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Is it right to use will after some time expressions?

I thought you couldn't use will after before, after...

Both sentences below are right but will on the second would be wrong. Or is the first one wrong?

  1. Before the app will work, you have to set it up on the website.

  2. Clean your room before your father gets home.

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Often, before NP will VP means, essentially, Otherwise, NP won’t VP. “You must finish your vegetables before your mother will give you dessert.” In such cases, before isn’t entirely temporal, but also a fair bit logical.

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  • This exactly. "You must finish your vegetables before your mother gives you dessert" is a wholly temporal link, she will give you dessert regardless. Nov 24, 2023 at 4:58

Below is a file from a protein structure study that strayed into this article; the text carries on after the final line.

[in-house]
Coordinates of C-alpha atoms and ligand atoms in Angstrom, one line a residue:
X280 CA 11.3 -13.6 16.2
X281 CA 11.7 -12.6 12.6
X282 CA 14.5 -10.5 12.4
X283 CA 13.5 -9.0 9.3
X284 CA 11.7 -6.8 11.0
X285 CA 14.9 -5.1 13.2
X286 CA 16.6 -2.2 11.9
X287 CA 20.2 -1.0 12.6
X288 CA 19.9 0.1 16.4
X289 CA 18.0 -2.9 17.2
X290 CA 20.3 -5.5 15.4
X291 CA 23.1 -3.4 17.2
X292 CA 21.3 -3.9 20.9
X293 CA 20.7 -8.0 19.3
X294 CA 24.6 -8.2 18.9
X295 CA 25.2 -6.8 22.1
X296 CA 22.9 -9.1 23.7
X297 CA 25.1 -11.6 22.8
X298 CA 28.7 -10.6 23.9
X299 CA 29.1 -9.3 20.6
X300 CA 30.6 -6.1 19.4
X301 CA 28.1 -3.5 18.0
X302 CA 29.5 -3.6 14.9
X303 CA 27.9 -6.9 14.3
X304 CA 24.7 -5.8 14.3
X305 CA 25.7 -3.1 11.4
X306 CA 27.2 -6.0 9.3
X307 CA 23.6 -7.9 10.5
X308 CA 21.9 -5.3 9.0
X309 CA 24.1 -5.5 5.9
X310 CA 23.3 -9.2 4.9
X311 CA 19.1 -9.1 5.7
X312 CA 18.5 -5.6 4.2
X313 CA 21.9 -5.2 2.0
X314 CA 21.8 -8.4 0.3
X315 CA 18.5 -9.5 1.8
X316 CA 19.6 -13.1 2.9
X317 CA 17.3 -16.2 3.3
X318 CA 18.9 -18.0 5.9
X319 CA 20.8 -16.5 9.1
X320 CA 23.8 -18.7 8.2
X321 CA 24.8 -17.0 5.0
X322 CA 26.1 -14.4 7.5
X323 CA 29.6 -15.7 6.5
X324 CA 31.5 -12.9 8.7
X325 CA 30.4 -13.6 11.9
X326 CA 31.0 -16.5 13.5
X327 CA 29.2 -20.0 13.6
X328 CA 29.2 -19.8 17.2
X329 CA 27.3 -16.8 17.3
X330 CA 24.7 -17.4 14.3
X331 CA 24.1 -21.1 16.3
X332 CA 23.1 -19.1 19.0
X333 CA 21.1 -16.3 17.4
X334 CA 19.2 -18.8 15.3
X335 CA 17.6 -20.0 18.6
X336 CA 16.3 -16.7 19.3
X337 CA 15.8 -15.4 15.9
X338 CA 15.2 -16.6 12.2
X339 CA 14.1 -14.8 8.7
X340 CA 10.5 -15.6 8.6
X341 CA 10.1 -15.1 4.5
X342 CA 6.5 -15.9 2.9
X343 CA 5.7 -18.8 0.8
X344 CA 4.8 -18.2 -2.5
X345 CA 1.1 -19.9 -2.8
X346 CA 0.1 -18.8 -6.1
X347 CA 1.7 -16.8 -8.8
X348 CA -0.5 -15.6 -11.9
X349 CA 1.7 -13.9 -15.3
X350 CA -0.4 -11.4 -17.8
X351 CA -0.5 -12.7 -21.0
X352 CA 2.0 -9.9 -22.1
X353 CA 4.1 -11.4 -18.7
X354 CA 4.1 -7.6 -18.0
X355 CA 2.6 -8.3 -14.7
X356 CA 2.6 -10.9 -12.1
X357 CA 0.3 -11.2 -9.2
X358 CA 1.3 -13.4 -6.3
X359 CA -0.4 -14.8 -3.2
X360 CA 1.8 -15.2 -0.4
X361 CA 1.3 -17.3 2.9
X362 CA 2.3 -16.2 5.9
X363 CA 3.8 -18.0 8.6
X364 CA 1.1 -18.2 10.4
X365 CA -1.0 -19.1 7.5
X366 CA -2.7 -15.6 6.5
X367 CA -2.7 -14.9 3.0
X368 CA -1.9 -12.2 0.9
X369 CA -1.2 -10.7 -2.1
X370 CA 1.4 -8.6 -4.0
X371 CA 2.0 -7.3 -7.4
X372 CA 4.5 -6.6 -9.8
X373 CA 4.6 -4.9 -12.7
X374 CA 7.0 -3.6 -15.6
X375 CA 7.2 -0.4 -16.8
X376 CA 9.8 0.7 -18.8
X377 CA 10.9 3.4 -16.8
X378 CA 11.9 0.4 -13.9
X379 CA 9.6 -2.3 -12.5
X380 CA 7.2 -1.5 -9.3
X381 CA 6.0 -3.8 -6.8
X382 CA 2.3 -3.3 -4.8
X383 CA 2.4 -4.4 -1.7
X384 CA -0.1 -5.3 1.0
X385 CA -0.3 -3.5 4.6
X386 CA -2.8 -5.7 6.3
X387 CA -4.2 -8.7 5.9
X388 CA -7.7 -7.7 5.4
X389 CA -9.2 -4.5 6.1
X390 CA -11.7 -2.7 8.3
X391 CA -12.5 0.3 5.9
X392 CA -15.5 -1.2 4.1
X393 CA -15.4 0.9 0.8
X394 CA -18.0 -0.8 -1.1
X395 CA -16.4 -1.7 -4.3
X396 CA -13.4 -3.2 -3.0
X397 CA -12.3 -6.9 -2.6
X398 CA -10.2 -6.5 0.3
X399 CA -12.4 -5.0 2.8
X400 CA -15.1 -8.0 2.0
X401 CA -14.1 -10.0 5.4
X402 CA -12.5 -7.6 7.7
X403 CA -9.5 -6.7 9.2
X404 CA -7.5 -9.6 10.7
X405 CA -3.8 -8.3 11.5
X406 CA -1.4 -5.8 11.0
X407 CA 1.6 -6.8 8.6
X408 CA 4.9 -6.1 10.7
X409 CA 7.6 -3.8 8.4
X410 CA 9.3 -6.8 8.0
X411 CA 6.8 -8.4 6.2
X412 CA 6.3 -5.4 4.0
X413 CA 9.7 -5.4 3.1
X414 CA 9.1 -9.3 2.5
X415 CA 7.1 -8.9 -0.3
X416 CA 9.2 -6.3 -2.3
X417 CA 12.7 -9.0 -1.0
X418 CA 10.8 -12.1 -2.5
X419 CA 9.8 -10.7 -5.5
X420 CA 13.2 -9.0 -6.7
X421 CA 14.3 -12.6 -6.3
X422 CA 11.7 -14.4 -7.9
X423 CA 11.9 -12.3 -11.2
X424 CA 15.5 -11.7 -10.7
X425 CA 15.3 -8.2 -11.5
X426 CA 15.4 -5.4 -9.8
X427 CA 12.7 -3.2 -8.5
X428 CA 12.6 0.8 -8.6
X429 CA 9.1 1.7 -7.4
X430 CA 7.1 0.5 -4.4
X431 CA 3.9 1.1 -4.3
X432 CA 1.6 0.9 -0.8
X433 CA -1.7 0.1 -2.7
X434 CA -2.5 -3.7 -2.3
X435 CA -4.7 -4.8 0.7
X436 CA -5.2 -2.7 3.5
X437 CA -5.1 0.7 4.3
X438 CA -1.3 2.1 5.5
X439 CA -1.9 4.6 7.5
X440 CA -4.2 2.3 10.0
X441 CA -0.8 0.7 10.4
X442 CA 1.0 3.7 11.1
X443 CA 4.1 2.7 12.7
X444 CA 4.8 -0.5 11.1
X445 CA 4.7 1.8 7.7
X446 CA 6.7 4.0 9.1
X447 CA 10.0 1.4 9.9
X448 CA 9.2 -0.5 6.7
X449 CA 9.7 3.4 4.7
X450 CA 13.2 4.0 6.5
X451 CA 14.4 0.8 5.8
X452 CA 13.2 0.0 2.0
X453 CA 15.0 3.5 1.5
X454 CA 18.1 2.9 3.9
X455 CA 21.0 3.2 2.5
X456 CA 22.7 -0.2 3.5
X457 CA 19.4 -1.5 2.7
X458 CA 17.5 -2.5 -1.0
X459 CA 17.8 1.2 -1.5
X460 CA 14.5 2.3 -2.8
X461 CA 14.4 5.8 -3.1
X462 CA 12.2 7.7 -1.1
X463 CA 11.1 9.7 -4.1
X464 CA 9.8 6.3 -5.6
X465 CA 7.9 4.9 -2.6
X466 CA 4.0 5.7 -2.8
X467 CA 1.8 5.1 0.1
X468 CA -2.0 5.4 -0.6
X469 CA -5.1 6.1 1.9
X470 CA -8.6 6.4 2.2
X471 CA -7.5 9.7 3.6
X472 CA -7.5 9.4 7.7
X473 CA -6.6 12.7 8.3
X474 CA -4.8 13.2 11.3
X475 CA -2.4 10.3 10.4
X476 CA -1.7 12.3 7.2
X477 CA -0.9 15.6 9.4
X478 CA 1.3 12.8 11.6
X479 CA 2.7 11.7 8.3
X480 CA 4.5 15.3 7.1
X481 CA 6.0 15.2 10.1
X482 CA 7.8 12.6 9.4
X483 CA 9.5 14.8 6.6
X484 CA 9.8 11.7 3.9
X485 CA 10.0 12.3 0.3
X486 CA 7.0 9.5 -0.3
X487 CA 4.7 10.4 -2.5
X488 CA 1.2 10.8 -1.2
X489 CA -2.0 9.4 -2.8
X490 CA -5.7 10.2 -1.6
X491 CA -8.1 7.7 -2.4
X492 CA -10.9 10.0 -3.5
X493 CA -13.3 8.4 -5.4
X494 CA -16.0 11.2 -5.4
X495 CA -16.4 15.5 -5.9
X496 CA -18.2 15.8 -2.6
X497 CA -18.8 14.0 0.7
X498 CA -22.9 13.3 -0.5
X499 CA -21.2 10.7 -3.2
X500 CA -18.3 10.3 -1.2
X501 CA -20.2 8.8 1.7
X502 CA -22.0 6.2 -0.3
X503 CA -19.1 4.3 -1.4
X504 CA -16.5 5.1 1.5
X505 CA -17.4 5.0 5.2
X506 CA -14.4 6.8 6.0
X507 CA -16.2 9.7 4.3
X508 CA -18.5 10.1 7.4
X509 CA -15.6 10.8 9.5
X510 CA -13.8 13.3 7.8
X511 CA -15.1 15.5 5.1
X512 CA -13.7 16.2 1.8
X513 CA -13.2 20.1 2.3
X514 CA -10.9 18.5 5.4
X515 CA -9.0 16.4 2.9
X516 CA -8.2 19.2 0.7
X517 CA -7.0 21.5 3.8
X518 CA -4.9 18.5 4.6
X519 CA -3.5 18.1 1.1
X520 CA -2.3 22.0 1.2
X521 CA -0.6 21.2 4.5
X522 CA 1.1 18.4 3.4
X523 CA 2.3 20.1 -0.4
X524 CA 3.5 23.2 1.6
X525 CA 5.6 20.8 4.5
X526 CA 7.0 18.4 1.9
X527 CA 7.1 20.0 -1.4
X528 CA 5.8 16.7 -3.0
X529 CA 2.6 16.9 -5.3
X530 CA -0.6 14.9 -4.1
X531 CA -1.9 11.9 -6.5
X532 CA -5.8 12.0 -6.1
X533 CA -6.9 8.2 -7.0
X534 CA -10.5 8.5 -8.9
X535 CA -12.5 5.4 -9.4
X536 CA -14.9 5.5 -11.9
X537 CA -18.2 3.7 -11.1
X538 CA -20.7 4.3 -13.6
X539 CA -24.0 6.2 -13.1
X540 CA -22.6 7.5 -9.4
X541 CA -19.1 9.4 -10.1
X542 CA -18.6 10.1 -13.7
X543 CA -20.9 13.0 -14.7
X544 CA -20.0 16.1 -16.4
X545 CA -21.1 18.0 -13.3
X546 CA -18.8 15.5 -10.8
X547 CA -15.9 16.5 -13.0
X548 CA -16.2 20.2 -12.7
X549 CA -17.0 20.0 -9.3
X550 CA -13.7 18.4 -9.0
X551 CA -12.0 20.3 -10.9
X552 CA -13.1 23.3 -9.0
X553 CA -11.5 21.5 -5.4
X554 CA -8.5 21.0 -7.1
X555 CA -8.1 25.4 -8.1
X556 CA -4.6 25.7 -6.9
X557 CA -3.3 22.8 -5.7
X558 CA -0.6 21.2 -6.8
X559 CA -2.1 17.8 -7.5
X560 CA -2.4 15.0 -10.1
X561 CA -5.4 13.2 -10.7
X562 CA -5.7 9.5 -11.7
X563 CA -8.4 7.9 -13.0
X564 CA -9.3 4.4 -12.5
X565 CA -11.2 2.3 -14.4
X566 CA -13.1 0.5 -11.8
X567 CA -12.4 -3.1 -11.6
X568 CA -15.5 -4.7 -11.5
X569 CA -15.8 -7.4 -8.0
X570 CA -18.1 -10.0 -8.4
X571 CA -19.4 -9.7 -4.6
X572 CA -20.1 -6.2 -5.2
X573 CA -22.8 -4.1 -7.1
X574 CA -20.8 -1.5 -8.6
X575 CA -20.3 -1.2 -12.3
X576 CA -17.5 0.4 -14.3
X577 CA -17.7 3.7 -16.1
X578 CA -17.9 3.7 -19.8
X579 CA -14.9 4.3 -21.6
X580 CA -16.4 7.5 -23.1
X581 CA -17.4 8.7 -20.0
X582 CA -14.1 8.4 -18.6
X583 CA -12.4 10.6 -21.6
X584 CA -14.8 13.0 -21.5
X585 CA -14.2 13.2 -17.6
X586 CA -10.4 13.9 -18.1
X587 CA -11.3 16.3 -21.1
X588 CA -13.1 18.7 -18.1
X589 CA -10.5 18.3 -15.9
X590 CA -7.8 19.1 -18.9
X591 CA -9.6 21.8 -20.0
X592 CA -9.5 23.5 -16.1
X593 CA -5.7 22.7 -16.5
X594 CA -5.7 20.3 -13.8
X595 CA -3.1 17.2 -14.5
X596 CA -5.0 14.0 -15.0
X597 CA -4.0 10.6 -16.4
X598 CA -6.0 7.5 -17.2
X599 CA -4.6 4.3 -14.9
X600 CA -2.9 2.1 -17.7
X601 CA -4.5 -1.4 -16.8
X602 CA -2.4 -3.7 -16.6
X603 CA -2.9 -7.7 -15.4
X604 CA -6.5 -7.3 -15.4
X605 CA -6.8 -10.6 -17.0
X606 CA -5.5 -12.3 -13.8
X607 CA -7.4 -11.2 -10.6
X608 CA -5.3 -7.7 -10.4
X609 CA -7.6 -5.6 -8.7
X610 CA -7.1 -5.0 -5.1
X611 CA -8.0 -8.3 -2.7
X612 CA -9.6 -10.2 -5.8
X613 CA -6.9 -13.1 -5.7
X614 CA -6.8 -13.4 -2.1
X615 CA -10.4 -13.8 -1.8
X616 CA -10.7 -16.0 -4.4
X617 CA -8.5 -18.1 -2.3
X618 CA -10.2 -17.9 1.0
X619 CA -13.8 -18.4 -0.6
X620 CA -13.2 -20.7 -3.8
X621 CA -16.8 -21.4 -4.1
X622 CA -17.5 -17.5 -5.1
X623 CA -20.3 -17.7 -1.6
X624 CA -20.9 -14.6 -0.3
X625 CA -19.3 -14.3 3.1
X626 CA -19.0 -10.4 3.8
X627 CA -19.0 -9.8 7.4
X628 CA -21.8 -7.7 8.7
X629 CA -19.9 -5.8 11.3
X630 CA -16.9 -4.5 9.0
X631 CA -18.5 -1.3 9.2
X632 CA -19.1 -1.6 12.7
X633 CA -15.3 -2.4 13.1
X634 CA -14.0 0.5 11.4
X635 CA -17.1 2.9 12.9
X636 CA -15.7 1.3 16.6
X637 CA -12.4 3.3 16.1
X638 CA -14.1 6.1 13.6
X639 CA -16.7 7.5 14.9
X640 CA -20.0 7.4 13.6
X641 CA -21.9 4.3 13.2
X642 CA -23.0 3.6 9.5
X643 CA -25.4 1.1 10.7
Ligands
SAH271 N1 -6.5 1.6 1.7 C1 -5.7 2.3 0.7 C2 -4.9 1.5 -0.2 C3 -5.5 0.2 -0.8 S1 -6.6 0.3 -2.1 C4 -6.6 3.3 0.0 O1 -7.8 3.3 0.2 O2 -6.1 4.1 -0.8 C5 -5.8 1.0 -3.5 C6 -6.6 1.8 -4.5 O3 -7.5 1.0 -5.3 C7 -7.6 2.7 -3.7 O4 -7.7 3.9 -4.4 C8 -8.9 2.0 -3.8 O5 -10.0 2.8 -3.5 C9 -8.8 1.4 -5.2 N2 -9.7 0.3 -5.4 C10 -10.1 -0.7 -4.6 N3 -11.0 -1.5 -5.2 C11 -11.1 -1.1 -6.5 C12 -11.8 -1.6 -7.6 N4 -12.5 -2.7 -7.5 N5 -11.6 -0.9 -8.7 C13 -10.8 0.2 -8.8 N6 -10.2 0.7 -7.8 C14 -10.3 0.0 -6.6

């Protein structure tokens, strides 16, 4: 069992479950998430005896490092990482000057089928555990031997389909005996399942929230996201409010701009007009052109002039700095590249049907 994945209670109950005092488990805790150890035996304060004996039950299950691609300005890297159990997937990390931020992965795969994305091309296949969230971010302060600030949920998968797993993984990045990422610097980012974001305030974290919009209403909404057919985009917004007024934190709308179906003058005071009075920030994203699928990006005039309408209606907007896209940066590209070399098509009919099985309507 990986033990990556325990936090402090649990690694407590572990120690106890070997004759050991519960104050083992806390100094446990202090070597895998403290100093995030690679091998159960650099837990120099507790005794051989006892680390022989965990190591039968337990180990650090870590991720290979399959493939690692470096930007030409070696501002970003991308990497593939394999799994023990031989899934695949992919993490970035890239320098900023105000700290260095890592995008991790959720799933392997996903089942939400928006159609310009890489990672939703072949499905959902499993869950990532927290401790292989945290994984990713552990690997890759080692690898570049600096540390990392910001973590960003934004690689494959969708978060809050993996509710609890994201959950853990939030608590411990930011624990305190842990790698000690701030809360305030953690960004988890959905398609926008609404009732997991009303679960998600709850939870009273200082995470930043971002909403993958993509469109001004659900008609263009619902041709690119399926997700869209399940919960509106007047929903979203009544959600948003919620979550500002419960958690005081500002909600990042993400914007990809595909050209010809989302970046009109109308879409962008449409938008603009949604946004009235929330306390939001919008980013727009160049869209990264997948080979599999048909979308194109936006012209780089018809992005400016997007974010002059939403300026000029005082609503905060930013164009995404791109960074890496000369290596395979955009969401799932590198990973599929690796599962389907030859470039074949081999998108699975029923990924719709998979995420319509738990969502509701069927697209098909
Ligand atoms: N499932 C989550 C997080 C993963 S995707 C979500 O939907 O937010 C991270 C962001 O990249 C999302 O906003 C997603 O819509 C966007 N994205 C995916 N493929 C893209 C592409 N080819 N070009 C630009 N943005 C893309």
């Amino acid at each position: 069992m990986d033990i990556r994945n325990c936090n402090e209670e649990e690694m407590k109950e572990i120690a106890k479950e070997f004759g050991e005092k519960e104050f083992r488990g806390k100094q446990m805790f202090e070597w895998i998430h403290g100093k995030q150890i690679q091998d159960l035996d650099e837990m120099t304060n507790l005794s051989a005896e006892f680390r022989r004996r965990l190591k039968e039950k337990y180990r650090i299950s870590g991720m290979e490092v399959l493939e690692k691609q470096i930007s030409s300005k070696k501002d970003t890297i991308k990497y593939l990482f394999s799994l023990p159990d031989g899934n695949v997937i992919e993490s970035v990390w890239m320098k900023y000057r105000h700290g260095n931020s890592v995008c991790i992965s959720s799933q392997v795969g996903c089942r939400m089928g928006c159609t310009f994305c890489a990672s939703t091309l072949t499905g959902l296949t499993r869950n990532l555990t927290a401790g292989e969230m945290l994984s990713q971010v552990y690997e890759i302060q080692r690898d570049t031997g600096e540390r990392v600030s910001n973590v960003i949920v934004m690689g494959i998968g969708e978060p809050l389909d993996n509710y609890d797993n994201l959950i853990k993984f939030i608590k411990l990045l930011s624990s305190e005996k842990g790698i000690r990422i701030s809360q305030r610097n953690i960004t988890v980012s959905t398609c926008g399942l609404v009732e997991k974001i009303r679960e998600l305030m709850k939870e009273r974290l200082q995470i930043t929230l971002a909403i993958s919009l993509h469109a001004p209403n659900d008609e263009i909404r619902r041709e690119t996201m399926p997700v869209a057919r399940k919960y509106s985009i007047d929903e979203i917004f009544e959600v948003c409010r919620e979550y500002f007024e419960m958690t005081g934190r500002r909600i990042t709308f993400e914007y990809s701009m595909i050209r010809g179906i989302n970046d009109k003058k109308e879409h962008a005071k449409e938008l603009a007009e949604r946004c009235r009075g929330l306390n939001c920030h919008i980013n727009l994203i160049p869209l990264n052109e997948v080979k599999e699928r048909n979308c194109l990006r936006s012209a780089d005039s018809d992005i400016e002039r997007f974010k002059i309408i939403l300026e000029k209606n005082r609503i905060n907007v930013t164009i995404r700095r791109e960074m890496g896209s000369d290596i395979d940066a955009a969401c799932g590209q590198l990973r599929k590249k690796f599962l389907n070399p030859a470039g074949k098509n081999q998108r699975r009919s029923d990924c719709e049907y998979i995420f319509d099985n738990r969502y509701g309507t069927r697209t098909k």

• No, @the-baby-is-you, not in my idiolect anyway. For me, it carries a strong sense of, “Don’t imagine you’ll get dessert without finishing your vegetables.” It is not parallel to When you’ve finished your ice cream we can go to the park where both the activity currently in progress (eating ice cream) and it’s promised successor (going to the park) are desired by the addressee. The first example’s connotation includes “It doesn’t matter how distasteful you find the prospect of completing the precondition (finishing your vegetables), it remains a precondition that we will enforce.” Nov 24, 2023 at 11:55

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